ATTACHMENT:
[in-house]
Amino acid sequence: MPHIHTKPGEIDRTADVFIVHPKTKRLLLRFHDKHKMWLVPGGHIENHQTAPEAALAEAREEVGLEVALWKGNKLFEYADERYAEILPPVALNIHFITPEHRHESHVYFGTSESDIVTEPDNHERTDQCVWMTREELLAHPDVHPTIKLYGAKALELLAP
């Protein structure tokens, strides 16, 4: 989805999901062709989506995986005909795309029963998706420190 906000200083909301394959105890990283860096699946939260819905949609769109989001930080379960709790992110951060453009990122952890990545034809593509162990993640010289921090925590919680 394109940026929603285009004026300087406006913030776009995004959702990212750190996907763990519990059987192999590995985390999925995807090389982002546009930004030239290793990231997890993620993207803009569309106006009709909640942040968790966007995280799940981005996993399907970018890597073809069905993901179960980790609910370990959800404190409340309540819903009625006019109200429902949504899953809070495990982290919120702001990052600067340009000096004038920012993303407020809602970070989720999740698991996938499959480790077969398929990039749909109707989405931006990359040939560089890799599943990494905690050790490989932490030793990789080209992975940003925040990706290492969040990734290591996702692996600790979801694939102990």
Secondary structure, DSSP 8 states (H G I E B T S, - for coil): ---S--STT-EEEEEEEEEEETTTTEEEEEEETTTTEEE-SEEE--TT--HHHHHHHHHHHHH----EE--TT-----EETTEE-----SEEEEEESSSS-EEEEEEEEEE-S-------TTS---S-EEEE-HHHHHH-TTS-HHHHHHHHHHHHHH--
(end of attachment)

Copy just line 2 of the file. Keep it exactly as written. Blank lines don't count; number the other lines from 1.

Amino acid sequence: MPHIHTKPGEIDRTADVFIVHPKTKRLLLRFHDKHKMWLVPGGHIENHQTAPEAALAEAREEVGLEVALWKGNKLFEYADERYAEILPPVALNIHFITPEHRHESHVYFGTSESDIVTEPDNHERTDQCVWMTREELLAHPDVHPTIKLYGAKALELLAP